Sweeping Republican gains in the Tennessee House of Representatives resulted from GOP candidates campaigning on conservative principles. And voters deserve someone overseeing the chamber who believes conservative priorities are now the people’s priorities, Rep. Glen Casada said Wednesday afternoon.
Under his direction, the House could be expected to approve or advance only that legislation rooted in core conservative values: reducing government size and spending, keeping state regulators out of the business community’s hair and stopping any new tax increases.
That kind of leadership isn’t for a moderate, Casada told TNReport on the eve of his party’s selection of a nominee for House speaker.
“Some people think that agreement is a greater good than getting your principles passed,” said Casada. “And I feel like getting my principles passed…is of greater value than getting agreement.”
Key party constituencies, like gun-rights advocates and Tea Party activists, have argued, too, that Rep. Beth Harwell, who is running against Casada, would be more likely to settle for compromise on issues of importance to them. Some conservative activists have also called for the caucus House speaker vote to be public, although the chamber’s party members have resisted that suggestion thus far.
But despite her moderate image, Harwell, a a two-decade House incumbent who led the TNGOP for four years, has herself advertised that she has no problem cutting Democrats out of the lawmaking mix for the next two years.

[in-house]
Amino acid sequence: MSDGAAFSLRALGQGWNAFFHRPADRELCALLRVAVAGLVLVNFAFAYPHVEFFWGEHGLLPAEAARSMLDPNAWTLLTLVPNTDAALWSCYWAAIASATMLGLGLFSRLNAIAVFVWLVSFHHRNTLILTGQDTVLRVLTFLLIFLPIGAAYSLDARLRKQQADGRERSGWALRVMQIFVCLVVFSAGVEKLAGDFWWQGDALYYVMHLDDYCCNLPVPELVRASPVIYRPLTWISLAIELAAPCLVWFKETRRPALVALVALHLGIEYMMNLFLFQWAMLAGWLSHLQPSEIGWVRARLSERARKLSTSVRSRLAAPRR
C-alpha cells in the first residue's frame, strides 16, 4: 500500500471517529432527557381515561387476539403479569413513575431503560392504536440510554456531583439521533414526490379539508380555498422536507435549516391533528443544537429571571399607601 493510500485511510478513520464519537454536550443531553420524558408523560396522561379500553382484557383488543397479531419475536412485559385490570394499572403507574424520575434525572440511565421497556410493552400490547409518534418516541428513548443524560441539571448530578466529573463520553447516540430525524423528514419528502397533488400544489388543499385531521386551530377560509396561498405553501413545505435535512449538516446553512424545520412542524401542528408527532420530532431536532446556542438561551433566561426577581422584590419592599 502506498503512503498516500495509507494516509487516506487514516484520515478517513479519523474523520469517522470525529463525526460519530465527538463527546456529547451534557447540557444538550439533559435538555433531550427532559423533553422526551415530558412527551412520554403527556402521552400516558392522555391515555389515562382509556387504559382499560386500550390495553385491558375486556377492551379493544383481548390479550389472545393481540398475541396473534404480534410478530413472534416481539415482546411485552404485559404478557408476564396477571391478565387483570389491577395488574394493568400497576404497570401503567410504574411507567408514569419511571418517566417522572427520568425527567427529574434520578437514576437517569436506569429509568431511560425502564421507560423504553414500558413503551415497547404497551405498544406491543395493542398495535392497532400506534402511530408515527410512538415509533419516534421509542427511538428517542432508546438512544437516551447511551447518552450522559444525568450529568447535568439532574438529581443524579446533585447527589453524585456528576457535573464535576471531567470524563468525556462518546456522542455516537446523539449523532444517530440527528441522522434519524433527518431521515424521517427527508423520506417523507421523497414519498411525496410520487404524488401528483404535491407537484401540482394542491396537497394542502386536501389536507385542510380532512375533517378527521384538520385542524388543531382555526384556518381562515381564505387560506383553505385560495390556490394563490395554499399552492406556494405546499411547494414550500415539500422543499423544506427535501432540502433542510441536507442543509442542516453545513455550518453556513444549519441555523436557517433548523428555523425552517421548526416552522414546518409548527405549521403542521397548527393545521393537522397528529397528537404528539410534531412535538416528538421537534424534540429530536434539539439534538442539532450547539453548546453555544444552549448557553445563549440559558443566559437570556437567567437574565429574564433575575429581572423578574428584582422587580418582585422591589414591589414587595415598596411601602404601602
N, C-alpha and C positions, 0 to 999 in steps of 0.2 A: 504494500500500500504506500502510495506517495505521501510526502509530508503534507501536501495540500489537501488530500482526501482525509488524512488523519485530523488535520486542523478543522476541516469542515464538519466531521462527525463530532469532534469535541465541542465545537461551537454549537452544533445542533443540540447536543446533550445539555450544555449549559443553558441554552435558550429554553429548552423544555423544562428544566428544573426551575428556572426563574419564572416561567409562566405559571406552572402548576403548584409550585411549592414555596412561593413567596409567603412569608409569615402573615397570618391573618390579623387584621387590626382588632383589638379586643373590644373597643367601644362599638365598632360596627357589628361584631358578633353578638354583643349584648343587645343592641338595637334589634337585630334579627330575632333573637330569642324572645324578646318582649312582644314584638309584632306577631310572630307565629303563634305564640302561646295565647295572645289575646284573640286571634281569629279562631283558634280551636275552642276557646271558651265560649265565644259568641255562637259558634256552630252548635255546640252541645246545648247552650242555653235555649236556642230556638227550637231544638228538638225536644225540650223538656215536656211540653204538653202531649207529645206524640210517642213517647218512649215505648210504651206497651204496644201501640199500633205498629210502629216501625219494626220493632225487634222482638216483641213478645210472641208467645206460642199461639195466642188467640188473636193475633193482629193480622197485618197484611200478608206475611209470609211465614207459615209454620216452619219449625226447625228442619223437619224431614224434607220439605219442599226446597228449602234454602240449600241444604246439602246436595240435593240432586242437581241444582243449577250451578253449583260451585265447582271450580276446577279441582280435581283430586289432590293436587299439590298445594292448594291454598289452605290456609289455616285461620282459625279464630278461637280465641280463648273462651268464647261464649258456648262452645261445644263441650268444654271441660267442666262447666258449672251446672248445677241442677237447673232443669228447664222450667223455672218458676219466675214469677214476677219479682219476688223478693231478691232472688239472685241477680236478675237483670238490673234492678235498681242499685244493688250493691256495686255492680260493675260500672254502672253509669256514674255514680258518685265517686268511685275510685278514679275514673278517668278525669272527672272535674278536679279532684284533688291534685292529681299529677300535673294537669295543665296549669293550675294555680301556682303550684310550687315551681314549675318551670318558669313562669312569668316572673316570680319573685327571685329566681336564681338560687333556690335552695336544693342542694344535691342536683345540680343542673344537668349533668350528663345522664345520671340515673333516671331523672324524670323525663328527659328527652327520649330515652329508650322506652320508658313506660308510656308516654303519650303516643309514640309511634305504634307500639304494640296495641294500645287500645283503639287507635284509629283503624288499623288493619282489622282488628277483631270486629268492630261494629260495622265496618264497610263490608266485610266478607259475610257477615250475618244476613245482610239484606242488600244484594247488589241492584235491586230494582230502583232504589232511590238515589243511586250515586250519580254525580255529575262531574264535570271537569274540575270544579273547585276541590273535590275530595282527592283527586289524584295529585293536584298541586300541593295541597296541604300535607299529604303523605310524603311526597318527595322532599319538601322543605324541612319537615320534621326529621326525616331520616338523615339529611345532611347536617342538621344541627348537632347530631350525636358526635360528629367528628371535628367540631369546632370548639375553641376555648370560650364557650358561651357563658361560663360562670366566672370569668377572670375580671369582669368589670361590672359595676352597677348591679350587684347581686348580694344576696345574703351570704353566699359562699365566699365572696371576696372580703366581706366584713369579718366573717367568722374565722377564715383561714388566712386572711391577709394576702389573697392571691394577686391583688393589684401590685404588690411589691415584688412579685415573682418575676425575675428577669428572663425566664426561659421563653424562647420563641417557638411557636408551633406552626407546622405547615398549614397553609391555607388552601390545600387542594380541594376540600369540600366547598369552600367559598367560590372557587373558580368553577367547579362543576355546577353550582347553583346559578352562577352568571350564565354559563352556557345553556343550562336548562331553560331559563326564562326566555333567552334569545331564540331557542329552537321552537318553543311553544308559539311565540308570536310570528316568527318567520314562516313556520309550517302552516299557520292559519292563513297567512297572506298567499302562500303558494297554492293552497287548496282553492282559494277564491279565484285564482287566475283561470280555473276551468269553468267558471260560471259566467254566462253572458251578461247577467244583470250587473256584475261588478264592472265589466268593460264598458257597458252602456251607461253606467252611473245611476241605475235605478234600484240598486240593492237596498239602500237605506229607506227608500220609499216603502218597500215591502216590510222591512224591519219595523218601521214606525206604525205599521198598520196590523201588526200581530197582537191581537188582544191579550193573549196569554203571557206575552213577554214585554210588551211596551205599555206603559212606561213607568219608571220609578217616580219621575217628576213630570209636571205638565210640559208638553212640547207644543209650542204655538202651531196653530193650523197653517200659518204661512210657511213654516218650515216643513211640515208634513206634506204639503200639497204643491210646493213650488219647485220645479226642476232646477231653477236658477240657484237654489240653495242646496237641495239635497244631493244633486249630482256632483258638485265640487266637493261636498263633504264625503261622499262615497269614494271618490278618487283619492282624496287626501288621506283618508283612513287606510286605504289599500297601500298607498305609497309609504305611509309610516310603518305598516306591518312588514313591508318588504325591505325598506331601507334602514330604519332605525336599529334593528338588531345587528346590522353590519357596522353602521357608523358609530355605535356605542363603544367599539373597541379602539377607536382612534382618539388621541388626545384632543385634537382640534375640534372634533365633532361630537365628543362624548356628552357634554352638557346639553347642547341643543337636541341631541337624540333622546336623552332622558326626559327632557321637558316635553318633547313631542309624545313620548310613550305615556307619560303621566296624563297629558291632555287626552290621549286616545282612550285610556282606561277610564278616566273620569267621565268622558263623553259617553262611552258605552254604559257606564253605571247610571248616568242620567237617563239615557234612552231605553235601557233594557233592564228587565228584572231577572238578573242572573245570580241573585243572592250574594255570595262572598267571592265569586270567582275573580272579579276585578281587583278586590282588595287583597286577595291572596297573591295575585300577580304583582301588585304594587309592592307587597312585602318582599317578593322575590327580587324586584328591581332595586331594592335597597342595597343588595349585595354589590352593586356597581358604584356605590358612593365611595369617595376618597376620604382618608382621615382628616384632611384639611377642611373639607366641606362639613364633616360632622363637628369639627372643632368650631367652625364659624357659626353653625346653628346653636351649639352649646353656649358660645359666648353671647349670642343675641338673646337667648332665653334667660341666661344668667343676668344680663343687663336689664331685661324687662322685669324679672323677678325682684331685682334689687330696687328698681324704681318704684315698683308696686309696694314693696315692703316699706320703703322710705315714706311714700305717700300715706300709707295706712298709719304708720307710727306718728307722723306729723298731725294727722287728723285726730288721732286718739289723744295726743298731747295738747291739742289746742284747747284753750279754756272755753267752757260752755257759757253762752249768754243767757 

“Certainly in times past, we’ve had this mentality of a Democrat-Republican coalition, understandably so,” she told TNReport last week. “That day is over.”
Casada and Harwell say they would marginalize Democrats on legislative committees to reflect the heavy Republican majority in the chamber. And both pledge to support whomever the caucus nominates for the post — which in Harwell’s case seemingly constitutes an assurance that she won’t seek to leapfrog the party’s more conservative elements and reach out to Democrats for support on the House floor in January.
The new speaker will replace Rep. Kent Williams, a former Republican turned Independent who was elected into the leadership post with the help of Democrats in 2009. Both Casada and Harwell say that kind of backdoor surprise is not in the cards in 2011.
Thirty-three votes are required to win the caucus’ approval. The nominee is expected win election before the whole chamber in January with the entire party’s backing.
The GOP won a 64-34-1 majority at the general election earlier this month, essentially giving the party control of two-thirds of the chamber.
The nomination process was originally scheduled for the second week of December, but was moved up in an attempt to bond the party together sooner behind one central leader, Casada said.
Caucus members seem to know who they want to vote for, “so they might as well get it out of the way,” he said.
“Many, many in the caucus basically felt they had already made their mind up,” Casada said.
House Democratic Caucus Chairman Mike Turner says Republicans have their work cut out for them.
The party will soon realize they can’t keep all the groups that helped them into office happy, he said.
“I think you’ll see a lot of those groups complaining about a lot of things as we go forward, and it just tickles me to death,” Turner said Wednesday.